The sacrificial templates were printed by customized coaxial nozzles and embedded in scaffolds made of a mixture of gelatin, microbial transglutaminase (mTG), and sodium citrate. During the cross-linking of gelatin and mTG, the sacrificial templates started to dissolve from the scaffold–template interface due to the presence of the sodium citrate in the gelatin. The embedded sacrificial templates were completely dissolved without any postprocessing, and the designed prevascular networks successfully retained their geometries and dimensions.
No residue of the template was observed at the scaffold–template interface after dissolution, which promoted cell adhesion. This manufacturing method has a high degree of freedom in templates’ geometry, which was demonstrated by fabricating prevascular networks with various designs, including grid, branched, and dendritic networks.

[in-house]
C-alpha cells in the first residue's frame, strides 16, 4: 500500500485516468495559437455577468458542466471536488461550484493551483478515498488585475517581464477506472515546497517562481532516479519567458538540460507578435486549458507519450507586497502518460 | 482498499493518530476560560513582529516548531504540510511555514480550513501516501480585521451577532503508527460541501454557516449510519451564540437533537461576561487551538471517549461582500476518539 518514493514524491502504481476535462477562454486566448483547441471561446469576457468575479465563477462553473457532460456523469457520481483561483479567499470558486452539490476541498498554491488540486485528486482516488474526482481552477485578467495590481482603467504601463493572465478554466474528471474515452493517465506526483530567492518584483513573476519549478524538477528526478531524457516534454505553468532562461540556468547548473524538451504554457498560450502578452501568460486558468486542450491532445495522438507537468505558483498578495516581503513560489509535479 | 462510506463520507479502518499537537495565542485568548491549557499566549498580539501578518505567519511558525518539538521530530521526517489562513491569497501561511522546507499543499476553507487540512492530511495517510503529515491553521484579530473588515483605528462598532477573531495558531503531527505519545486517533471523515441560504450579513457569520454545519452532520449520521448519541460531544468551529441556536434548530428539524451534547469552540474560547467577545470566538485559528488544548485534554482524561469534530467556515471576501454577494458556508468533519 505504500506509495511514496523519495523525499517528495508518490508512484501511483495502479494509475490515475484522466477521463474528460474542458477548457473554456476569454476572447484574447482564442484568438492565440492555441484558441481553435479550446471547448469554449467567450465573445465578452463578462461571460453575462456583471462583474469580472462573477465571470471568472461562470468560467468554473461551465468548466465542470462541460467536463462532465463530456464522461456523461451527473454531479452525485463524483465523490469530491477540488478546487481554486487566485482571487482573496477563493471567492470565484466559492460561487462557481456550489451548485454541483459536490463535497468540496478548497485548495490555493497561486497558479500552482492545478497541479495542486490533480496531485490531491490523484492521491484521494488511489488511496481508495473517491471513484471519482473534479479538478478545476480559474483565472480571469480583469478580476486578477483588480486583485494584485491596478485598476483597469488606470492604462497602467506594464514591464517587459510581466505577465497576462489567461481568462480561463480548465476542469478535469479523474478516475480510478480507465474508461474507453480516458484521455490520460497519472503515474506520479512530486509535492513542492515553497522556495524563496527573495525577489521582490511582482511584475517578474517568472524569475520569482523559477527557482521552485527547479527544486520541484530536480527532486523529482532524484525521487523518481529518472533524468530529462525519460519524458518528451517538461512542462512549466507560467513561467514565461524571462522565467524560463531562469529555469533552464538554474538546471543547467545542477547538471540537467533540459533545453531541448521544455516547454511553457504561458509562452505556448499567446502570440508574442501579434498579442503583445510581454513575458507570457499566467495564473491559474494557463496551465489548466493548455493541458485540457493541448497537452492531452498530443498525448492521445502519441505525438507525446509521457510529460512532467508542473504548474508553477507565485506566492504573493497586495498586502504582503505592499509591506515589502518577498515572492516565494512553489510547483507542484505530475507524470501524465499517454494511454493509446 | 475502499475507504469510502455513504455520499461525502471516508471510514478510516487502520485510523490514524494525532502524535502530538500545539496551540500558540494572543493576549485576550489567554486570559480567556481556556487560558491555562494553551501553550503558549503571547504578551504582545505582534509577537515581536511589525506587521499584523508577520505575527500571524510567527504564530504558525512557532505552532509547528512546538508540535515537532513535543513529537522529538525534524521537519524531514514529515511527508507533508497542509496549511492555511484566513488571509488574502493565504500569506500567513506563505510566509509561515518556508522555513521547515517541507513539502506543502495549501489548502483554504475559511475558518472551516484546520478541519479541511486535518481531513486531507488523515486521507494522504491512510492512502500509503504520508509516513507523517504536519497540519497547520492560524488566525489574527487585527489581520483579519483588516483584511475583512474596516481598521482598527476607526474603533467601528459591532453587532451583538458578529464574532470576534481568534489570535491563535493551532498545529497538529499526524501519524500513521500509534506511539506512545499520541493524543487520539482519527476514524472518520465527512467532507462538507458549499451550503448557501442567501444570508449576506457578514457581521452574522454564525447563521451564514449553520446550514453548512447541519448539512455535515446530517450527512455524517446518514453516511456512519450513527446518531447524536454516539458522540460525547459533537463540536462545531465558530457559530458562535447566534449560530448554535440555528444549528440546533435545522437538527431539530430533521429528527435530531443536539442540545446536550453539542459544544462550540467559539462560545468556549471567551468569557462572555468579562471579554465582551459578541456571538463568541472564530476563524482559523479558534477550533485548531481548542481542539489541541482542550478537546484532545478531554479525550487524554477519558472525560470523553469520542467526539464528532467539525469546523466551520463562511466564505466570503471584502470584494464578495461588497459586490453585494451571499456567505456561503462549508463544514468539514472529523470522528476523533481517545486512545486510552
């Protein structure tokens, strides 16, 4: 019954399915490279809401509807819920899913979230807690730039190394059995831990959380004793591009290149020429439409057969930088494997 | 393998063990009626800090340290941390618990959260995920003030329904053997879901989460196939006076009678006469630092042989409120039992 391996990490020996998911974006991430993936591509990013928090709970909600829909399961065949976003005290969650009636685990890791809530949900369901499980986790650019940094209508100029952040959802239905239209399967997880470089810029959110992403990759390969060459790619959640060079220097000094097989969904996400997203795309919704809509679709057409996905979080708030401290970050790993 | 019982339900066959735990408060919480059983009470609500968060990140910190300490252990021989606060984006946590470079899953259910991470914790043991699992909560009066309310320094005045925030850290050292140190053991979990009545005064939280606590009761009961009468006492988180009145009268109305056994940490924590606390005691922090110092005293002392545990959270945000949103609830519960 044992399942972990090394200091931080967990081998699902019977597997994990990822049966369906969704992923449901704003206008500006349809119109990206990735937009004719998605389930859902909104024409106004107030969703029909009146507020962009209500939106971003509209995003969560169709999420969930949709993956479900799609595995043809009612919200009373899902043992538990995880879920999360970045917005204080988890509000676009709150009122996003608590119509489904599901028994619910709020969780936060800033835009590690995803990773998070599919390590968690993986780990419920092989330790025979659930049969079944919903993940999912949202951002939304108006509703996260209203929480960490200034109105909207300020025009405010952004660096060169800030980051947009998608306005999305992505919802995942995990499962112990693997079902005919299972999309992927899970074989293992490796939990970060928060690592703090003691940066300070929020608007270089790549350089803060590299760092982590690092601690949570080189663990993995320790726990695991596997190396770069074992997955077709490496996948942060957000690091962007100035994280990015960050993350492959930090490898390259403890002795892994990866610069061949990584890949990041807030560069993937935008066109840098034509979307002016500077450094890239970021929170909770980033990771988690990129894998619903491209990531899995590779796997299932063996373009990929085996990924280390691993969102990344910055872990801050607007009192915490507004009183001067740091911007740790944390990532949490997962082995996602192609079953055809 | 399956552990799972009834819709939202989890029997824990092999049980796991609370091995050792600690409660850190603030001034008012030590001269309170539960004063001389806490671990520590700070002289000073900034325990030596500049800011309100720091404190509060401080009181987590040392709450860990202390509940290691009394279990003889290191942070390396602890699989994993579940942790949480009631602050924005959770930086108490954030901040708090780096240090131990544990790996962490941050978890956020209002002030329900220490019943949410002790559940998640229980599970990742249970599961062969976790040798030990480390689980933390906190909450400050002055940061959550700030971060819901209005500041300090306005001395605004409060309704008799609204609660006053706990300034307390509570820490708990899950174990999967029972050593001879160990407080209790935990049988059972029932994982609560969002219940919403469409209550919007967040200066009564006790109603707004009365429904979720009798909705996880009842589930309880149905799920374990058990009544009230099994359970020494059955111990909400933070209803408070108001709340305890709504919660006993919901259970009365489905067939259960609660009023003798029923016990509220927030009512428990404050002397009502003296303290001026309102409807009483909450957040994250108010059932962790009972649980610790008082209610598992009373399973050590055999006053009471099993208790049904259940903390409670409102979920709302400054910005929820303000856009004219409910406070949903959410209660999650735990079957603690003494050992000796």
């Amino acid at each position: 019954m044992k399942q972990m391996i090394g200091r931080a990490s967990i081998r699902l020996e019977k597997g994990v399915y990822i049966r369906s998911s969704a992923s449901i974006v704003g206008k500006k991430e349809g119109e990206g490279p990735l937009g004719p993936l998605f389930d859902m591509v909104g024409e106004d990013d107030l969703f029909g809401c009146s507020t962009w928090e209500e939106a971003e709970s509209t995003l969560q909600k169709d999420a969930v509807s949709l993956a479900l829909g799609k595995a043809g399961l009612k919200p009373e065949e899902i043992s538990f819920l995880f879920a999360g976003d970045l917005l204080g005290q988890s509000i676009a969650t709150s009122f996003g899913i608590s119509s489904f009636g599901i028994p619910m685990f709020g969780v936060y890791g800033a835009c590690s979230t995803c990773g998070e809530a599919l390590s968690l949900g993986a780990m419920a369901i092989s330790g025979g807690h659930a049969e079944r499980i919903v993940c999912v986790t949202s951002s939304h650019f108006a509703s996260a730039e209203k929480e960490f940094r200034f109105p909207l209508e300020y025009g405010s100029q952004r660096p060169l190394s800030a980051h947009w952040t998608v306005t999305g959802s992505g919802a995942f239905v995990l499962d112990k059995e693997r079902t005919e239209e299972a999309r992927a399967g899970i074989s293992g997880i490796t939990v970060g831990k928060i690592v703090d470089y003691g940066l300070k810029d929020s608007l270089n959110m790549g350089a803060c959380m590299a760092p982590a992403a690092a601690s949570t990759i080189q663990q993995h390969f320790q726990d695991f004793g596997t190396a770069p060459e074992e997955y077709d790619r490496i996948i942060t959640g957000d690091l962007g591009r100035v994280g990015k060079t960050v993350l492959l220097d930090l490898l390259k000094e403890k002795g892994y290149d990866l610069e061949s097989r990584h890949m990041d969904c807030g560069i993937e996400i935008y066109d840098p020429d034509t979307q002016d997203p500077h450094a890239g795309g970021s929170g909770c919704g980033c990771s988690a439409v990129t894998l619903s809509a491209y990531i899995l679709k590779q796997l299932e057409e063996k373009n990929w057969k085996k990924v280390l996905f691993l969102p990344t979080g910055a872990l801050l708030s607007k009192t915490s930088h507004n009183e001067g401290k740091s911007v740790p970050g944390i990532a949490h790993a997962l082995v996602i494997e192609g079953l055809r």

The effects of hollow fiber size and sodium citrate concentration on the dissolution time were analyzed. Human umbilical vein endothelial cells were injected into the aforementioned networks and formed a confluent endothelial cell monolayer with high viability during the culture process.
The results suggest great promise to rapidly build large-scale ready-to-use gelatin scaffolds with prevascular networks for the applications in tissue engineering.